Sen. Mary Landrieu (D-La.) says she's pushing forward with her bill, despite President Obama's announcement.

In a statement after Obama's remarks, Landrieu said that she will continue to work on legislation to allow people to keep their insurance plans, even after Obama said he will look to fix the problem administratively.

"I’m encouraged that the President took action to stop the cancellation of insurance policies that people were promised they could retain," Landrieu said in a statement. "I was particularly happy to see the notification provision included, which is an important part of my bill. I will be working today and throughout the weeks ahead to support legislation to keep the promise."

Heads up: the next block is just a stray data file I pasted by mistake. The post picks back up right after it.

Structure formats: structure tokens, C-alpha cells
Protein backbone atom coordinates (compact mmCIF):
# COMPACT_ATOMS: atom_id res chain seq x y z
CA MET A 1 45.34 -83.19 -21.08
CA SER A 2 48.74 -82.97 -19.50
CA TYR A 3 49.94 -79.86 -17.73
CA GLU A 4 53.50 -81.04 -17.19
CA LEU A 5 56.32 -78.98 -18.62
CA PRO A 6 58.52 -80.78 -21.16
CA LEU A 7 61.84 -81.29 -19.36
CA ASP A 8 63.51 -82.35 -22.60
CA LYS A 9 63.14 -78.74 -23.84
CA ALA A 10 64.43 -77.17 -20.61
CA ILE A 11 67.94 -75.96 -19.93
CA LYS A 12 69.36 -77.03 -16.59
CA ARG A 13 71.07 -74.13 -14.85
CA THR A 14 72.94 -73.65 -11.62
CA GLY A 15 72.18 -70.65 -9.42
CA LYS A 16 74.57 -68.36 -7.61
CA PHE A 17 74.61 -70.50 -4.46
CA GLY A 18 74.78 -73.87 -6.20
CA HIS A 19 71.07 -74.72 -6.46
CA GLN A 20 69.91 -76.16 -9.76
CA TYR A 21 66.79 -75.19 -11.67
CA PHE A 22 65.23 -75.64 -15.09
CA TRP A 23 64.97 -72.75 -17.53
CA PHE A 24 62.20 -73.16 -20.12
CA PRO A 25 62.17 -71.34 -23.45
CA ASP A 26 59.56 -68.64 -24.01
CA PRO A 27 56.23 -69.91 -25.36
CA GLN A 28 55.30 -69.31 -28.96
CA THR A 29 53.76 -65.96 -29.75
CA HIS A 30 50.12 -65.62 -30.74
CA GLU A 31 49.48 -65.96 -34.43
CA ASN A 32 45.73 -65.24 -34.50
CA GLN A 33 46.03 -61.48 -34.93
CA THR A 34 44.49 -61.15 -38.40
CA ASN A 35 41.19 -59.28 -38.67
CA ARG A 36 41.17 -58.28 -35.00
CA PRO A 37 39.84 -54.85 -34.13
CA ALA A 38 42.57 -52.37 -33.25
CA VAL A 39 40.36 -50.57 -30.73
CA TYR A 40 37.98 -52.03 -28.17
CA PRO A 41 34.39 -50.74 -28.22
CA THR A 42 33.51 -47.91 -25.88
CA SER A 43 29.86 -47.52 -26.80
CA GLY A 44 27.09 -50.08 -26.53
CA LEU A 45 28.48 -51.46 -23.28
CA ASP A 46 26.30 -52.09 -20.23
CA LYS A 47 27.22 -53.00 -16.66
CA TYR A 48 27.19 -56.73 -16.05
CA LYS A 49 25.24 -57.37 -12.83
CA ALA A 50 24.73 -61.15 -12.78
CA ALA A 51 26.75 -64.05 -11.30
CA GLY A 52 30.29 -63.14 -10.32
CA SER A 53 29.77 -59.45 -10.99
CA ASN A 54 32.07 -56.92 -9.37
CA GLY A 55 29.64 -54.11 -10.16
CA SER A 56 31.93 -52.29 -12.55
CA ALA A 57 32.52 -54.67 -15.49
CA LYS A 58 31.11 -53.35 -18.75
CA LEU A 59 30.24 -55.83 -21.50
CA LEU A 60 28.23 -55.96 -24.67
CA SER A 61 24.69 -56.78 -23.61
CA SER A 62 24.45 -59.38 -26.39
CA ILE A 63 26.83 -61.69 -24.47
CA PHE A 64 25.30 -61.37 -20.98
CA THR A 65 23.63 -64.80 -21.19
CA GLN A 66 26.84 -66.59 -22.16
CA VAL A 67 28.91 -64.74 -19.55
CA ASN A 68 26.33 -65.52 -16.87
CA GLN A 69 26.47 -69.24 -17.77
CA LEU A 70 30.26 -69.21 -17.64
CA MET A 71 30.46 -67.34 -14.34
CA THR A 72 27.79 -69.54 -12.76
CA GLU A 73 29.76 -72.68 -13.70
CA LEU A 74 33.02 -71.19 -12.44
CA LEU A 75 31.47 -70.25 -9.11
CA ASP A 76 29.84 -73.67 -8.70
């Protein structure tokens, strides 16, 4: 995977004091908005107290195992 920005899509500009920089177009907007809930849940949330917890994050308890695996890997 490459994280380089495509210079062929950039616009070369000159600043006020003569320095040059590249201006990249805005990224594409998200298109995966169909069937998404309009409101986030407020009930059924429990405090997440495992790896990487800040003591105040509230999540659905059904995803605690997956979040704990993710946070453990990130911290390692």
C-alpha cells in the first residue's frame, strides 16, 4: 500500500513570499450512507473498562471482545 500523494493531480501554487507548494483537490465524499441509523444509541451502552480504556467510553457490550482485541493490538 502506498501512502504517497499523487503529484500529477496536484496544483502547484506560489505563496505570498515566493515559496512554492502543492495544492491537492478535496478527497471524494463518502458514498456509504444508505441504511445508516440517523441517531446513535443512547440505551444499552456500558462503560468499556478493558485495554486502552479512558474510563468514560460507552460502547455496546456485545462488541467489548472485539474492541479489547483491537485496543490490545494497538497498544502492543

Landrieu's bill has so far attracted the support of five other Senate Democrats: Joe Manchin (W.Va.), Dianne Feinstein (Calif.), Jeff Merkley (Ore.), Mark Pryor (Ark.) and Kay Hagan (N.C.).

Hagan reportedly said she will continue to support Landrieu's legislation as well.

There is a similar measure in the House led by Rep. Fred Upton (R-Mich.) and a competing measure in the Senate led by Sen. Mark Udall (D-Colo.).

While the administration's plan would allow insurance companies to re-instate canceled plans for one addition year (subject to approval by the states), Landrieu's would require insurers to maintain any plan that exists as of Dec. 31,2013, as long as the consumer meets the requirements and pays his or her premiums. Under Landrieu's bill, these plans could conceivably remain in effect indefinitely, rather than just one year.